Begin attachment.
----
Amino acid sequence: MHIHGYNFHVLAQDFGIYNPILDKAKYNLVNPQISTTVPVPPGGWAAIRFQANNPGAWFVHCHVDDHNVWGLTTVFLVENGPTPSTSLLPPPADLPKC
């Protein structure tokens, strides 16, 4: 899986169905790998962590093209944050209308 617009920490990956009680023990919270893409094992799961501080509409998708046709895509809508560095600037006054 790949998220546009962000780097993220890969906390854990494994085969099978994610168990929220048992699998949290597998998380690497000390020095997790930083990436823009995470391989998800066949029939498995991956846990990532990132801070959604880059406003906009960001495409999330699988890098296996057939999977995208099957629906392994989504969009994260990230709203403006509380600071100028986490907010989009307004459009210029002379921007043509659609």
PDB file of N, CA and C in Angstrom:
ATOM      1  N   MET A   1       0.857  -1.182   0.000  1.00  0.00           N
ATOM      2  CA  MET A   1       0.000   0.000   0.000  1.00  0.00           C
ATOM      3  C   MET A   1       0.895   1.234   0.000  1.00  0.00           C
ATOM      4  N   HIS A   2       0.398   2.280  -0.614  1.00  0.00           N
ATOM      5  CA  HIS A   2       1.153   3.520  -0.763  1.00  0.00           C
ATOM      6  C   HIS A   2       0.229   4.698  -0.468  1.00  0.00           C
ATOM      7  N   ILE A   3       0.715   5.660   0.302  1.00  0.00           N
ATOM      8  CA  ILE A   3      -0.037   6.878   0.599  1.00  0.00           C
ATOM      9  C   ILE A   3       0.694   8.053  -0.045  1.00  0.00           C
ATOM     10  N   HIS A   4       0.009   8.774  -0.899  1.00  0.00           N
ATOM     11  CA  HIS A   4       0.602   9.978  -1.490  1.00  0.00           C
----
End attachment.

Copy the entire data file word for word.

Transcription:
Amino acid sequence: MHIHGYNFHVLAQDFGIYNPILDKAKYNLVNPQISTTVPVPPGGWAAIRFQANNPGAWFVHCHVDDHNVWGLTTVFLVENGPTPSTSLLPPPADLPKC
């Protein structure tokens, strides 16, 4: 899986169905790998962590093209944050209308 617009920490990956009680023990919270893409094992799961501080509409998708046709895509809508560095600037006054 790949998220546009962000780097993220890969906390854990494994085969099978994610168990929220048992699998949290597998998380690497000390020095997790930083990436823009995470391989998800066949029939498995991956846990990532990132801070959604880059406003906009960001495409999330699988890098296996057939999977995208099957629906392994989504969009994260990230709203403006509380600071100028986490907010989009307004459009210029002379921007043509659609």
PDB file of N, CA and C in Angstrom:
ATOM      1  N   MET A   1       0.857  -1.182   0.000  1.00  0.00           N
ATOM      2  CA  MET A   1       0.000   0.000   0.000  1.00  0.00           C
ATOM      3  C   MET A   1       0.895   1.234   0.000  1.00  0.00           C
ATOM      4  N   HIS A   2       0.398   2.280  -0.614  1.00  0.00           N
ATOM      5  CA  HIS A   2       1.153   3.520  -0.763  1.00  0.00           C
ATOM      6  C   HIS A   2       0.229   4.698  -0.468  1.00  0.00           C
ATOM      7  N   ILE A   3       0.715   5.660   0.302  1.00  0.00           N
ATOM      8  CA  ILE A   3      -0.037   6.878   0.599  1.00  0.00           C
ATOM      9  C   ILE A   3       0.694   8.053  -0.045  1.00  0.00           C
ATOM     10  N   HIS A   4       0.009   8.774  -0.899  1.00  0.00           N
ATOM     11  CA  HIS A   4       0.602   9.978  -1.490  1.00  0.00           C